On April 9, General Robert E. Lee surrendered the Army of Northern Virginia to General Ulysses S. Grant. Unaware of the surrender, at 6 a.m. the next day Sherman’s camp continued marching toward Raleigh in a steady rain. Each man carried 40 rounds of ammunition and small rations of sugar, salt, coffee, bread, and meat. The next day brought more rain, along with soaring temperatures that felled many men. Late that night, as the troops slept, Sherman received a message from Grant telling of Lee’s surrender. Sherman announced the news the next morning, and the army set out marching, singing, and firing their muskets in the air, with Dustin’s Brigade in the lead. They deserved to celebrate, but the Confederate government was still functioning, and General Joseph E. Johnston was not far away, still leading what was left of the Confederate army.
Then followed one of the strangest periods of the war, as the army continued to march, camp, and forage. On April 14, Sherman received a letter from Johnston proposing a meeting to discuss surrender. Then as he and his staff prepared to board a train to meet with Johnston, they received word that President Lincoln had been assassinated. Still, the peace talks began, and the two generals quickly came to terms. Unfortunately, everyone agreed to the terms except the cabinet in Washington. It was back to the bargaining table, while the two armies endured the oppressing boredom of camp life. After a few more days, the surrender was complete, and on April 30, Sherman’s victorious army was marching to Washington, D. C.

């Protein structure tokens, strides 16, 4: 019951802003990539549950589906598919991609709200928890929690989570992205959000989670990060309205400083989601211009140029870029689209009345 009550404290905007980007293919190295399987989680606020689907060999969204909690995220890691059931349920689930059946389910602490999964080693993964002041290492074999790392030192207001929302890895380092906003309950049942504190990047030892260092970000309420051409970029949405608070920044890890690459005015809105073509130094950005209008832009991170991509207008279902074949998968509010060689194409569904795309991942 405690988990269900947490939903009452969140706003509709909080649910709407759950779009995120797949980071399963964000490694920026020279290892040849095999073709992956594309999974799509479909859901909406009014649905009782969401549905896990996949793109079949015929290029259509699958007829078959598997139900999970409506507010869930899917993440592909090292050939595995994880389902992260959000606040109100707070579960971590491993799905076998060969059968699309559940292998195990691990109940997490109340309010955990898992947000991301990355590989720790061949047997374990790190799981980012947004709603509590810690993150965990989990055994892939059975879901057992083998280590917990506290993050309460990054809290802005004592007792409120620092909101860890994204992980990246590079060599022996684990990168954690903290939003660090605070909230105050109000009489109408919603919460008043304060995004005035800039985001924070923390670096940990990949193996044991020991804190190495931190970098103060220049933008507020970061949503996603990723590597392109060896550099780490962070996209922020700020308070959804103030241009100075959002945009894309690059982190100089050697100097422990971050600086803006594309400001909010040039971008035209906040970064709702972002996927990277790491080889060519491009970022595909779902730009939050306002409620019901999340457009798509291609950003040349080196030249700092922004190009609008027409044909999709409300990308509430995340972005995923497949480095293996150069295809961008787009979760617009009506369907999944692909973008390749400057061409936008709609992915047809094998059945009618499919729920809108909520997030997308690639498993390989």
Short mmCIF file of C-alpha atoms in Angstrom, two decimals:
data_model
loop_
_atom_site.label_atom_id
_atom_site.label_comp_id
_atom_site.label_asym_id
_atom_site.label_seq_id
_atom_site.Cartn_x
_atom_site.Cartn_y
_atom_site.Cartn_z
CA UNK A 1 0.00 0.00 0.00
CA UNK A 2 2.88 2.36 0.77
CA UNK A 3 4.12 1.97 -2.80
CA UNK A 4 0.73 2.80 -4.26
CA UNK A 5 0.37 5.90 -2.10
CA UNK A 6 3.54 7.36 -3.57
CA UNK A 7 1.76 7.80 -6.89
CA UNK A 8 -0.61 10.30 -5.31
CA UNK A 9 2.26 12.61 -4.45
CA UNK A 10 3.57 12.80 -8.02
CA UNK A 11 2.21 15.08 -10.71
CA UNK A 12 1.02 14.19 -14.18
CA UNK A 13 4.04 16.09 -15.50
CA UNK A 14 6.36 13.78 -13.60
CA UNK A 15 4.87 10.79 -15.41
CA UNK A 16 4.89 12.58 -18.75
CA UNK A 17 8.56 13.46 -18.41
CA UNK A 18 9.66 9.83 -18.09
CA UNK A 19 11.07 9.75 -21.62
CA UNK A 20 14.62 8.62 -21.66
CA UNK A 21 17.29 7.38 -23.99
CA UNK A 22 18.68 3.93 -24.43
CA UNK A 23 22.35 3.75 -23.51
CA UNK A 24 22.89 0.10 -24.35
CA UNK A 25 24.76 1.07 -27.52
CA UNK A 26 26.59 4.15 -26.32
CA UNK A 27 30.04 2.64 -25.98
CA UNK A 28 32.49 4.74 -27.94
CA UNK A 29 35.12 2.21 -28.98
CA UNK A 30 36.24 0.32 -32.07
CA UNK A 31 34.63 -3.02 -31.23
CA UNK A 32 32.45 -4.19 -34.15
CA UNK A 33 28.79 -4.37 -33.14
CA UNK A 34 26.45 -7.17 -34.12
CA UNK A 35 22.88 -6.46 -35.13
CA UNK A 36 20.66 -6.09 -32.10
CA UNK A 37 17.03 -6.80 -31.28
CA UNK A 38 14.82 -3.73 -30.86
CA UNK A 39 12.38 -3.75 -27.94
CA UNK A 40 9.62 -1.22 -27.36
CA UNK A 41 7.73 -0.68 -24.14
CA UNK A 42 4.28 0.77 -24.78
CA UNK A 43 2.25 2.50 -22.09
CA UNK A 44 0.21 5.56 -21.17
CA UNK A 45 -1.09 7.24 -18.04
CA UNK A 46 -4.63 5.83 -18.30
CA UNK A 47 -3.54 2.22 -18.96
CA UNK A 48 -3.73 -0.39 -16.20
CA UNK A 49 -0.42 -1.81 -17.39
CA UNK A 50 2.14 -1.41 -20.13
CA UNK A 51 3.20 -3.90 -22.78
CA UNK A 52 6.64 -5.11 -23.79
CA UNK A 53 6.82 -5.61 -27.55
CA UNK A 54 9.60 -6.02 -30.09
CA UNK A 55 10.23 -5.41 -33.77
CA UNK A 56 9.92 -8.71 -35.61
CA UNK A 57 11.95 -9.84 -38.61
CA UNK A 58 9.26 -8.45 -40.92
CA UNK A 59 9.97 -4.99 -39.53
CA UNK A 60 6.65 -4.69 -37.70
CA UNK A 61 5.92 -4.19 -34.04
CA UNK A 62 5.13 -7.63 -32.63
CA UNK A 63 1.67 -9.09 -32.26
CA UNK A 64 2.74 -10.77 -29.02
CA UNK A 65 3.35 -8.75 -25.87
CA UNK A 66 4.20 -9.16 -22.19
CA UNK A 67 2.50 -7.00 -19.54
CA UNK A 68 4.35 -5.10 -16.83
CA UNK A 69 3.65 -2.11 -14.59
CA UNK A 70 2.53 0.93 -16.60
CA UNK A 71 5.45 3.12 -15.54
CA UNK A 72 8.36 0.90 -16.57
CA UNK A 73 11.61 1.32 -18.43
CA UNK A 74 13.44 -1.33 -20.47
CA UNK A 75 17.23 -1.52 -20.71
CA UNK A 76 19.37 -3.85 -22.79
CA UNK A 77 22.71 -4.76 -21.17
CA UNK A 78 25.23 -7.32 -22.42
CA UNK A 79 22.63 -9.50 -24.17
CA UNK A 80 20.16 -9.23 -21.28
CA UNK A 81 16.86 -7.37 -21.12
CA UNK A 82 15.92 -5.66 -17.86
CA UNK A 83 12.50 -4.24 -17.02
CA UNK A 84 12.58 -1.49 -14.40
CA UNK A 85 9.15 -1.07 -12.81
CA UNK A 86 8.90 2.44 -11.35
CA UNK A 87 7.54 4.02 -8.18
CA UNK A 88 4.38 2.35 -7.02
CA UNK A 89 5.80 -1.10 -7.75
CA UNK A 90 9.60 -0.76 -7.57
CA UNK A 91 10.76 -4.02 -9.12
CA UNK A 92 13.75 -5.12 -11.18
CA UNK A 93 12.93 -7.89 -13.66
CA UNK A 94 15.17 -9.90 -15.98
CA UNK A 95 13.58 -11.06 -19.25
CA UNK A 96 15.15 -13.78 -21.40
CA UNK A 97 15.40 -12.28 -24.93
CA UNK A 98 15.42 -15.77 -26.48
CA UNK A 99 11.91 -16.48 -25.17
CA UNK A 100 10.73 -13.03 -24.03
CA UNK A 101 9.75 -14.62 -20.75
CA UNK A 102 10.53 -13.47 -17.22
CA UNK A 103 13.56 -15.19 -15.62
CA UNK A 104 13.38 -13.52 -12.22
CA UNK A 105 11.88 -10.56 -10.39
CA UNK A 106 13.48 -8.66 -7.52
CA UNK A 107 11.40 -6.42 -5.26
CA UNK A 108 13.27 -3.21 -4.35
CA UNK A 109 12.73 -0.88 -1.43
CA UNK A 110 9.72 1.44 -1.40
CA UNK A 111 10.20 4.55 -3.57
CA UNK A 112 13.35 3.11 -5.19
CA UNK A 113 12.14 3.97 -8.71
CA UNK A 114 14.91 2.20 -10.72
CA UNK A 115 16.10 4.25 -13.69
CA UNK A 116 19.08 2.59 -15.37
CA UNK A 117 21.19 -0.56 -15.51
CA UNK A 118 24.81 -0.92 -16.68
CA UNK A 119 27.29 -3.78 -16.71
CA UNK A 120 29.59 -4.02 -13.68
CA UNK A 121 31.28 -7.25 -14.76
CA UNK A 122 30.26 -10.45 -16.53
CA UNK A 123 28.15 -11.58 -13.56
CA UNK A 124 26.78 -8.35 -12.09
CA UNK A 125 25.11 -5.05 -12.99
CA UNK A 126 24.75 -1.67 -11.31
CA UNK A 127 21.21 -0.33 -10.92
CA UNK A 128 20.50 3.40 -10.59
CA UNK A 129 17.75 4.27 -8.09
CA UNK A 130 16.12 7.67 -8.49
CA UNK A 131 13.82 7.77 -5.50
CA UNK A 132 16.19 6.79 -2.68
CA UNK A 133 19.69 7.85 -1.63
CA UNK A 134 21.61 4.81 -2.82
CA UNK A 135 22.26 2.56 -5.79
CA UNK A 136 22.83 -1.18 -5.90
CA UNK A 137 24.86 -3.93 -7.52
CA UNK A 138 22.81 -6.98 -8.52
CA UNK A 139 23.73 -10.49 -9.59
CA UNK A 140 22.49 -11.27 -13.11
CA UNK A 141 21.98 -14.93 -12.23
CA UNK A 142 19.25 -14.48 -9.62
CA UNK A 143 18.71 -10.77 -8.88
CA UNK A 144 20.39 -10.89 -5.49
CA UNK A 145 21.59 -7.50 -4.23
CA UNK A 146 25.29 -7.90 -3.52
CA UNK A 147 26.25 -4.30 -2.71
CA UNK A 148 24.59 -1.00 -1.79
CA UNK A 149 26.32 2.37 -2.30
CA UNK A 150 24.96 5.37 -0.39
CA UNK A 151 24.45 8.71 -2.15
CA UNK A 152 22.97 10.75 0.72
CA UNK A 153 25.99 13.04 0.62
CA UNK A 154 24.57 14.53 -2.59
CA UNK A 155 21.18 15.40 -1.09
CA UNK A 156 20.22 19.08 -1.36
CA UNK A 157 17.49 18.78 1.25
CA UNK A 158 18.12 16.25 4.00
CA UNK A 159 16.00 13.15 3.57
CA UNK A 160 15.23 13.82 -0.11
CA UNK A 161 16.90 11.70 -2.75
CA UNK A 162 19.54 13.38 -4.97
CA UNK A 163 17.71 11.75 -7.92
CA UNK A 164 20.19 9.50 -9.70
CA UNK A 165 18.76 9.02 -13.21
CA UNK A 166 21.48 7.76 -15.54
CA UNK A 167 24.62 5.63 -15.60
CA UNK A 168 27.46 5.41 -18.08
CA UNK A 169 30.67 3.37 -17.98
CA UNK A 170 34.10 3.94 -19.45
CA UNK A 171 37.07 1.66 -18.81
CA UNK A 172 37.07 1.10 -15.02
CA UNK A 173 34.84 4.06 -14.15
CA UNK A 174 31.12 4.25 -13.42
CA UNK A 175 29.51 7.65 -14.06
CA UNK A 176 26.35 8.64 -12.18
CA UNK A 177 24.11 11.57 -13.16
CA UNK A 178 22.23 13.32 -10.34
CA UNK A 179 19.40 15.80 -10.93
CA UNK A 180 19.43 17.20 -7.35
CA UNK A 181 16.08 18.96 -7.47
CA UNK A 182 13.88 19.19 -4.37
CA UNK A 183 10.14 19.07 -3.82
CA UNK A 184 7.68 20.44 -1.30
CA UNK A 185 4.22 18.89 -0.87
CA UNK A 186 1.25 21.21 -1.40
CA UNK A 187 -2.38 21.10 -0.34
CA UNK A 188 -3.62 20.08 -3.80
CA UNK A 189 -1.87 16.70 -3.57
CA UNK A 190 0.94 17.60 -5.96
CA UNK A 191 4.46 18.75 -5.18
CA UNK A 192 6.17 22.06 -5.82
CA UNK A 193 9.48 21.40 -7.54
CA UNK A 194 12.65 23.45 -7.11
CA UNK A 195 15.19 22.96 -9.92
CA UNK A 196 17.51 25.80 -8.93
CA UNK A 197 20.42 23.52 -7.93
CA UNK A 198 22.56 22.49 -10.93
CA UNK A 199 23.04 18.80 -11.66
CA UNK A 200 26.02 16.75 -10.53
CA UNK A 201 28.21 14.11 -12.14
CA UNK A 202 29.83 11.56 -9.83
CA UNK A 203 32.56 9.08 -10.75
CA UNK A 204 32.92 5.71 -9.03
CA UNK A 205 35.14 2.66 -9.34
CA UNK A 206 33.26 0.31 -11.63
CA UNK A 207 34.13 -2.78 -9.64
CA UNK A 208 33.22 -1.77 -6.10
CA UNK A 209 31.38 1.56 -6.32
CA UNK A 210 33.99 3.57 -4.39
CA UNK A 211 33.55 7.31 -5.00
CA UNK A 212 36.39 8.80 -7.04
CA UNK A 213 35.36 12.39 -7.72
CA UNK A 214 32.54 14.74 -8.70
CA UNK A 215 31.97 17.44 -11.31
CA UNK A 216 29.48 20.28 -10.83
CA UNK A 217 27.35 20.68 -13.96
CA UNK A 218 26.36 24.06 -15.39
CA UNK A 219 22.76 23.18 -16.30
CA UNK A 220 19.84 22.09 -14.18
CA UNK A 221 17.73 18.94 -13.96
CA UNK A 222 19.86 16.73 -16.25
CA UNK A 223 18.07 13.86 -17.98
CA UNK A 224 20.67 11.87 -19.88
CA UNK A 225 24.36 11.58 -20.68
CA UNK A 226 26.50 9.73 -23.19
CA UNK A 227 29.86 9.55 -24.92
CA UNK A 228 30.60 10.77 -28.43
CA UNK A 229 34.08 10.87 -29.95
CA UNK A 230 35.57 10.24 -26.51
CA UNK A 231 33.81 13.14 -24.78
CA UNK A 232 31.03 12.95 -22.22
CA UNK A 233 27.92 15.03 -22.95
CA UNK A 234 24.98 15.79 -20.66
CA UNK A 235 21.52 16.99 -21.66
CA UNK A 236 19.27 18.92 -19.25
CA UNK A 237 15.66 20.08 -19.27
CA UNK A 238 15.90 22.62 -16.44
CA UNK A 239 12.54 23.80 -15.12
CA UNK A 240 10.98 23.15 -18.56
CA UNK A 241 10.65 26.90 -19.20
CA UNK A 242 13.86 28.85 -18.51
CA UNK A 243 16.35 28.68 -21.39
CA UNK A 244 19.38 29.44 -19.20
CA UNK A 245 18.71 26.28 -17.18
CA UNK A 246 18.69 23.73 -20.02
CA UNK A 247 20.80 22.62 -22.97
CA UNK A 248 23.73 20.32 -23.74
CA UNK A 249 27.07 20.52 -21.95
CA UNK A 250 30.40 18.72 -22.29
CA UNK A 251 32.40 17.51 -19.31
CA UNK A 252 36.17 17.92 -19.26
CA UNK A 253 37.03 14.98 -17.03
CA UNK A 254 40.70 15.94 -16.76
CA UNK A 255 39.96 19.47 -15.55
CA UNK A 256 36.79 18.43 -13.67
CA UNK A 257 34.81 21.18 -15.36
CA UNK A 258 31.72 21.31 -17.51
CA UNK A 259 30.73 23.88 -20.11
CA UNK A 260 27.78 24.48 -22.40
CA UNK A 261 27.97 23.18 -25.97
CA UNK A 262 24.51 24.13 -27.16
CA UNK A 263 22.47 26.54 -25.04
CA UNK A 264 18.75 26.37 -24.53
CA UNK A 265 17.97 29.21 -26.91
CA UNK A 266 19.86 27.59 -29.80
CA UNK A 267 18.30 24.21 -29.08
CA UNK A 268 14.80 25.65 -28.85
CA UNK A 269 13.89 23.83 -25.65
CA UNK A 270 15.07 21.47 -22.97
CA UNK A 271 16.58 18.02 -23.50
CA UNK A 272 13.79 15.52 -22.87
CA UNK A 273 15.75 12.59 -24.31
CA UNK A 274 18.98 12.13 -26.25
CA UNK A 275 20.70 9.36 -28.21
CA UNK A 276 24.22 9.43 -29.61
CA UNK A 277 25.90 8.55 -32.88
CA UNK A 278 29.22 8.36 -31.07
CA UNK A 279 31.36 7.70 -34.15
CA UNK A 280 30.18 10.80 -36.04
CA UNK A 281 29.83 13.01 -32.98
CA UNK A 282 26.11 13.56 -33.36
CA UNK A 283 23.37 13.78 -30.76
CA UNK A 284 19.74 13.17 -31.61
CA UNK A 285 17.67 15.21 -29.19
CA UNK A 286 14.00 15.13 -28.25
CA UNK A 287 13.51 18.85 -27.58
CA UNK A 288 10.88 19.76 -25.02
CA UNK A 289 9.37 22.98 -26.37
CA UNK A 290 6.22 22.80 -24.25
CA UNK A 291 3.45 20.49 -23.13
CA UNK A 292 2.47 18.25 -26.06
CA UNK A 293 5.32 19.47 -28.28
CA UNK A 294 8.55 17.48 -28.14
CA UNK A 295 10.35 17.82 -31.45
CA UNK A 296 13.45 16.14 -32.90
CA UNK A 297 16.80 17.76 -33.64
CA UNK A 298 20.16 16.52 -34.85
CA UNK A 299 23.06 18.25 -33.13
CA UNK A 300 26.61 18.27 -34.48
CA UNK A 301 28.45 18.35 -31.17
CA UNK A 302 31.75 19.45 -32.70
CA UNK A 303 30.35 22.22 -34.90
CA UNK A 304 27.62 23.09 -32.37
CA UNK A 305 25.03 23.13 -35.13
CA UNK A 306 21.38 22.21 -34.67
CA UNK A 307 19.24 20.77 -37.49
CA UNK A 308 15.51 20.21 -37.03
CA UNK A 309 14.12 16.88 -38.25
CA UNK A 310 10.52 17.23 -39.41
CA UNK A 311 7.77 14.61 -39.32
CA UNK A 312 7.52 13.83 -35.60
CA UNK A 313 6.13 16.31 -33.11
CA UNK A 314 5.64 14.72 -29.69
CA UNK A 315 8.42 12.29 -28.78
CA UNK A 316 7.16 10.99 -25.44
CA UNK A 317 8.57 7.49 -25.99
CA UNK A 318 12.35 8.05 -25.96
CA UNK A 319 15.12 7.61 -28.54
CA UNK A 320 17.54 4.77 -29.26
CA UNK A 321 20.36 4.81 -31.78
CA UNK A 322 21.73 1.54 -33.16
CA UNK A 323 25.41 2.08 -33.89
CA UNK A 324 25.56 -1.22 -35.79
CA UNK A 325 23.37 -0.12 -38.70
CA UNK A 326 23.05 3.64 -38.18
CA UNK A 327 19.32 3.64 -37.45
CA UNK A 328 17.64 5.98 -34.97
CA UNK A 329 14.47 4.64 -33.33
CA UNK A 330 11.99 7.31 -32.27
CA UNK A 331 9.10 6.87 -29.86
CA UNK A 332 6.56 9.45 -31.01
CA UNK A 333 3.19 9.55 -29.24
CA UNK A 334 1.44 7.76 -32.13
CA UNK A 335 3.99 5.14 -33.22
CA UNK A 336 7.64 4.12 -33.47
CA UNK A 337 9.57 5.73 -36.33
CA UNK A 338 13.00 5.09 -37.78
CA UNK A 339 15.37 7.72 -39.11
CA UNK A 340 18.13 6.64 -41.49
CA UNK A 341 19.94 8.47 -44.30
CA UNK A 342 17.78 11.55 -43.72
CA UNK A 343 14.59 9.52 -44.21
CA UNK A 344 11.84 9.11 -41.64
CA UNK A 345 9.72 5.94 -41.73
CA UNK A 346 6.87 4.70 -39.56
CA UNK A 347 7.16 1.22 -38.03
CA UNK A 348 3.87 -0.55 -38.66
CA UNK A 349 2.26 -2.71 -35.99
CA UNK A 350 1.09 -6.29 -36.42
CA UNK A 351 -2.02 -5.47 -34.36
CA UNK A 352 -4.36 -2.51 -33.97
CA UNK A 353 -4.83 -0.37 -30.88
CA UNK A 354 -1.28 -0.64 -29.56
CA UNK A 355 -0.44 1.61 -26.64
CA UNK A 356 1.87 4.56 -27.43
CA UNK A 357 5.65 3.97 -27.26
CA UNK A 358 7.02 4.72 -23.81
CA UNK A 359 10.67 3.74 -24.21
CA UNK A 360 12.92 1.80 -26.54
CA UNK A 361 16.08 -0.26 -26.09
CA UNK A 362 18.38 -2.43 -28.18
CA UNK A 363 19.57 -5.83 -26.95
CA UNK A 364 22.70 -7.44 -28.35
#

The war was over, but to the men who had marched across the South, life was much the same. On the way to the nation’s capital, they continued to wrestle with muddy roads, and Dustin’s Brigade was again assigned to accompany the wagon trains. As the huge force crossed the Neuse River, the bridge collapsed, leaving half of the men and trains, including Dustin’s Brigade, to find other routes and build pontoon bridges.
But once they were in Washington, they had five days to clean up for a grand review. Uniforms were refreshed and new shoes were issued. Every button, sword, and bayonet was polished. Sherman took his place beside the new president, Andrew Johnson, for six and a half hours, watching the passing blue parade. Each division was led by its pioneers, and followed by ambulances, wagons, chickens, ducks, cattle, and freed slave families. Sherman would later write, “Not a soul of that vast crowd of spectators left his place, and when the rear of the column had passed, thousands of spectators lingered to express their confidence in the strength of a Government that could claim such an army.”